Because she is strong.
Remy’s voice comes whispering out of the dark. ‘Want to see something cool I found it yesterday?’
The sound of water reaches her before she sees it. They follow a trail up a small slope and there, just before the crest, is a small creek that darts across the hilltop.
Remy lets go of her hand and, with a skill Mira could only long for, deftly jumps from rock to rock. Crossing the creek in a moment. He glances back at her.
Mira takes a deep breath. It’s dark, and the water is even blacker than the night sky above. She imagines water sprites hiding below, waiting to reach out one scaly hand to snatch at her feet and drag her below.
She is not meant for water, but for the forest. For long runs in the night under the full moon. There is no full moon tonight.
She shakes herself and takes a deep breath. She backs up a few steps, eyes the distance, and then runs.
In one, long, somewhat ungraceful leap, she bounds across the creek. Remy’s eyebrows shoot up, and Mira cannot help the little glow of pleasure that ignites in her gut as she straightens up.
They climb the rest of the hill, barefoot in the crispy cold air, their breath misting in puffs and swirls as they slipped along loose pebbles and rocks.
At the top, Remy takes hold of Mira’s arm again, dragging her over to a clump of rocks that overlook a small valley. It’s one of the fishing holes the adults use, and Mira wonders if they’re even allowed to be there.
Remy settles down. His grey eyes search the night, which isn’t quite as dark as it had been when they began.
‘It’s getting light,’ Mira whispers.
He turns his head, glancing at me sideways out of the corner of his eye. ‘It’s dawn,’ he says, his voice low and hushed. ‘Watch.’ He points, and I follow with my eyes.
At the creek below, theres a few faint climbs by the grass. Mira startles as one of them moves, and again, Remy’s glances at her.
The little valley gets lighter and lighter, exposing more of the world. Mira leans forward, her eyes wide as she takes it all in. Cows and horses that had looked like dark lumps unfold before her eyes.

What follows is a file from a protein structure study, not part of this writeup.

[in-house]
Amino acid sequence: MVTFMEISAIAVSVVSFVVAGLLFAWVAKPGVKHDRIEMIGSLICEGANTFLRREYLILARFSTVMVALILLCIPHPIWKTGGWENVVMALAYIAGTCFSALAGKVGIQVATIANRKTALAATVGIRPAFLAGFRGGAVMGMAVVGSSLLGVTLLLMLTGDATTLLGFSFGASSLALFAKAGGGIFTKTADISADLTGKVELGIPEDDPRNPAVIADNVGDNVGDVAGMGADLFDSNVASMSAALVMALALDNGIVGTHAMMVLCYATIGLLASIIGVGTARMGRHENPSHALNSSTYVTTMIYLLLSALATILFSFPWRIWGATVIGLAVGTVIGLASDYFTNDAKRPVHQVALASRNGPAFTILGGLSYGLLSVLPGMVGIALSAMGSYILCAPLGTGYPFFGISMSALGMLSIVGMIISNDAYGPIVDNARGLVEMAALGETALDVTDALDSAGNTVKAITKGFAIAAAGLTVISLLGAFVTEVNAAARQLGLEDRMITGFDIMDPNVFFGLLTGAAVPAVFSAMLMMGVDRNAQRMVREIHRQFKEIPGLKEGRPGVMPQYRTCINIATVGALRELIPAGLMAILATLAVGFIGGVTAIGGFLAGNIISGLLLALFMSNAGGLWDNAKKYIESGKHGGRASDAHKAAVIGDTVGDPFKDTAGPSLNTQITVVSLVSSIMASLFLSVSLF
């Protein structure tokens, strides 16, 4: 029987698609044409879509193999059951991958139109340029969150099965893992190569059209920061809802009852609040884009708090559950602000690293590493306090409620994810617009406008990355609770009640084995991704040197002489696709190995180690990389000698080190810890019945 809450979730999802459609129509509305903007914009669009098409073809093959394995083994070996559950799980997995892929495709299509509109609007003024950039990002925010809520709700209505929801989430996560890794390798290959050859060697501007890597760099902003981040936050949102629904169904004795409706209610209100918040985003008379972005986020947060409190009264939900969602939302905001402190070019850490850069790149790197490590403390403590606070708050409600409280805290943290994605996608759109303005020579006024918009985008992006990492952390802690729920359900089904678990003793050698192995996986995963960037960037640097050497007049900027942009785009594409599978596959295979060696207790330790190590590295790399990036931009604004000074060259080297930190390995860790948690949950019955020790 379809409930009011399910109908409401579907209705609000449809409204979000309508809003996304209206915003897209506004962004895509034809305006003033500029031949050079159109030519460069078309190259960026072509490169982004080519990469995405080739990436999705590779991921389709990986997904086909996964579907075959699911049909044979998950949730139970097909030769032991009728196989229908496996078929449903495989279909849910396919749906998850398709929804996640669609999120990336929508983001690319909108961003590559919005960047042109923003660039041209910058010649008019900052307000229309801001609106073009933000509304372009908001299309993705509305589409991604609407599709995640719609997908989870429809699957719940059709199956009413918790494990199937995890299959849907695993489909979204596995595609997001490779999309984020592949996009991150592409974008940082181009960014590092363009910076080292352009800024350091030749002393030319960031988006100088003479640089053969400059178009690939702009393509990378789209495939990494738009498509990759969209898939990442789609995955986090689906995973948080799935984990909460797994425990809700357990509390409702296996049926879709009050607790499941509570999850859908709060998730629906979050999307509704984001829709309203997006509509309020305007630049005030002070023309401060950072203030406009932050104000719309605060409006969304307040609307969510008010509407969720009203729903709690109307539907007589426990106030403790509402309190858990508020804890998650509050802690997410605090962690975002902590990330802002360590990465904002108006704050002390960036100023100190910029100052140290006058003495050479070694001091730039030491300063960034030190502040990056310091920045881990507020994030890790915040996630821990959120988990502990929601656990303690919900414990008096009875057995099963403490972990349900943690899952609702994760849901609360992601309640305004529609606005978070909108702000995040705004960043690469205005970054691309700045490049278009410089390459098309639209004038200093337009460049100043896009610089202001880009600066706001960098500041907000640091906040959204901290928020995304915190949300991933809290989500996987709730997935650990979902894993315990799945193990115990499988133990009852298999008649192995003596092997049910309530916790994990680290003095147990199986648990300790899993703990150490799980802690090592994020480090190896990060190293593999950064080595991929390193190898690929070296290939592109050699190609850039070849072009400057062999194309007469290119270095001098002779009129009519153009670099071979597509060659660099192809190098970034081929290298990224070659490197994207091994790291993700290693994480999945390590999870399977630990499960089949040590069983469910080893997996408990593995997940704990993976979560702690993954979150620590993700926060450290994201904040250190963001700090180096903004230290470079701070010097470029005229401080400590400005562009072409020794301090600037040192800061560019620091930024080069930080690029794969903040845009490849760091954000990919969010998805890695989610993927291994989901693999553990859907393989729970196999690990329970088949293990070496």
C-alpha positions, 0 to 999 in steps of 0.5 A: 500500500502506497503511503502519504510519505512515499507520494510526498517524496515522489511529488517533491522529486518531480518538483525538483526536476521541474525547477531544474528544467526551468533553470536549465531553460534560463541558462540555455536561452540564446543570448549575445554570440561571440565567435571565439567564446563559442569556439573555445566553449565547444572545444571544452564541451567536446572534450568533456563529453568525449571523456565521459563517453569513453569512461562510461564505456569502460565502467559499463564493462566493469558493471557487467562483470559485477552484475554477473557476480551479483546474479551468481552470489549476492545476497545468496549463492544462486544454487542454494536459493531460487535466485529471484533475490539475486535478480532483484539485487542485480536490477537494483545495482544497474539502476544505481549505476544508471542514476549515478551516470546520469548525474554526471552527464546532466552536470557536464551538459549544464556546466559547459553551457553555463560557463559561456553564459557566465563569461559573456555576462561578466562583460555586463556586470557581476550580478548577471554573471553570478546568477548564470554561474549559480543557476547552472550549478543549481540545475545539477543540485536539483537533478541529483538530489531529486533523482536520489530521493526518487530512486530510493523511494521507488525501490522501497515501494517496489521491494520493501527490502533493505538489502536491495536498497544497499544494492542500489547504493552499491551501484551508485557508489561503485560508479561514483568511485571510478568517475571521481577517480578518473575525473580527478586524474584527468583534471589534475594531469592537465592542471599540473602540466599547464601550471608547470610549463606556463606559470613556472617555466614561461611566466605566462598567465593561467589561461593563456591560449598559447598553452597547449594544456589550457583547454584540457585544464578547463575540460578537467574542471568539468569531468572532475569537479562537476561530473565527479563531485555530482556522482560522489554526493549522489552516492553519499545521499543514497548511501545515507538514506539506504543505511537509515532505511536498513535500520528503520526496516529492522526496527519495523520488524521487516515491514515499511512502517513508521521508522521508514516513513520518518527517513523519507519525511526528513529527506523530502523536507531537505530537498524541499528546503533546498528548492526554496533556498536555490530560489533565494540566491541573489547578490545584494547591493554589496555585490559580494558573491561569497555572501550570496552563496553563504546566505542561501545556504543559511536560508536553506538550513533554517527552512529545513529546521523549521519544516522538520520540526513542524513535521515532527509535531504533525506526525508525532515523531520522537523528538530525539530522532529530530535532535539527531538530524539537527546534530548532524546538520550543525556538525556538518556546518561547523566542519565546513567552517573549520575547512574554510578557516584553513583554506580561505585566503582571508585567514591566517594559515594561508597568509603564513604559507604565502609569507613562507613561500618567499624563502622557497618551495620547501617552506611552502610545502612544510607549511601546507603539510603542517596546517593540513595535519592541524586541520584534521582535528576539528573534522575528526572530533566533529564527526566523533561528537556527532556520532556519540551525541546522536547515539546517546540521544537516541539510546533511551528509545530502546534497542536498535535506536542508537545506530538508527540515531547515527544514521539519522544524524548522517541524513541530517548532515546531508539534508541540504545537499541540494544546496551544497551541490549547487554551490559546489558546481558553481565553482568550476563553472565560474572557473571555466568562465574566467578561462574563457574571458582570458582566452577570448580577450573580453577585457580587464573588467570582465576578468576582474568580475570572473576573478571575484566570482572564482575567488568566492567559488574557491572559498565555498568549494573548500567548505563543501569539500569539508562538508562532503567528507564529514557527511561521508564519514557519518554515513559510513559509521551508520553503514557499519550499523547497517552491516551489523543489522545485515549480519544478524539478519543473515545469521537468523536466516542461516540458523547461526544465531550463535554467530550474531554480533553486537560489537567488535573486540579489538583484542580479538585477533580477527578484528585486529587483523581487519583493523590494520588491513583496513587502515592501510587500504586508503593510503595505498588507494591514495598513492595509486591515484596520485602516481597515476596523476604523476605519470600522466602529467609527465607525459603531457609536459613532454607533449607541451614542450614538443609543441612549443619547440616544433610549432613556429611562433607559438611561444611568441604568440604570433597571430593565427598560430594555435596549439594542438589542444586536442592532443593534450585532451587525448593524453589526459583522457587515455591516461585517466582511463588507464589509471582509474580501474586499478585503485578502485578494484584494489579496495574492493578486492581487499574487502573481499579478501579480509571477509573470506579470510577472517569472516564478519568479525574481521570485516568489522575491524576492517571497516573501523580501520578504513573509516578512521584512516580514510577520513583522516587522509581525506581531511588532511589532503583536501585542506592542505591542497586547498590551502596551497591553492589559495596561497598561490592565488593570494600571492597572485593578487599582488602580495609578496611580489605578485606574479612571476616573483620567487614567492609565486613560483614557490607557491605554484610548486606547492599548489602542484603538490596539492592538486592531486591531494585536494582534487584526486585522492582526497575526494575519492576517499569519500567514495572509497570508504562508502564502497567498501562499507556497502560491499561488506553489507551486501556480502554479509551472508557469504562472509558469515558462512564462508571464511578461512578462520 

As the first few rays light up the world, a pale mist rises up from the ground. The creek bubbles behind them, a horse whinnies, the leaves rustle and Mira’s own heartbeat thrums steady and calm—but audible—in her chest.
She breaths in and holds her breath.
A few cows raise their heads and let out a call, sending goosebumps up her arms. The sun rises higher, at first creating long shadows that dance across the fields and before reaching out and touching every nook and cranny. The creek stretches around the hill, curling around and down into the valley below, clear and blue as the sky in spring. The grass lights up in shades of brown and green, misty and yet beautiful.
She has never seen the valley in the early morning like this. She marvels at the sight, at the beauty she had never known existed outside the moonlight.
Remy glances at her again, a soft almost-smile touching the corners of his lips. ‘Cool huh?’ he asks.
‘I’m going back,’ he says, standing up and stretching. ‘Still gotta go. Find your way back?’
Mira nods again, still staring out at the valley. He watches her a moment, then, without a word, turns and heads back towards their camp.
Mira stays at the top of the hill, the sun warming her back and her chilled fingers, even as her breath misted before her.
She watched the word come alive before her and marvelled at this strange mixture of night and day. This was what she wanted. Not the night, not the day. But this. This strange tangled mix.
She breathed in the grass and the creek and the morning fog, relishing the freshness, the tanginess and uncertainty of it all.
One day she would have this. One day she would claim this mysterious in between.
Until then, the world waited, and so did she.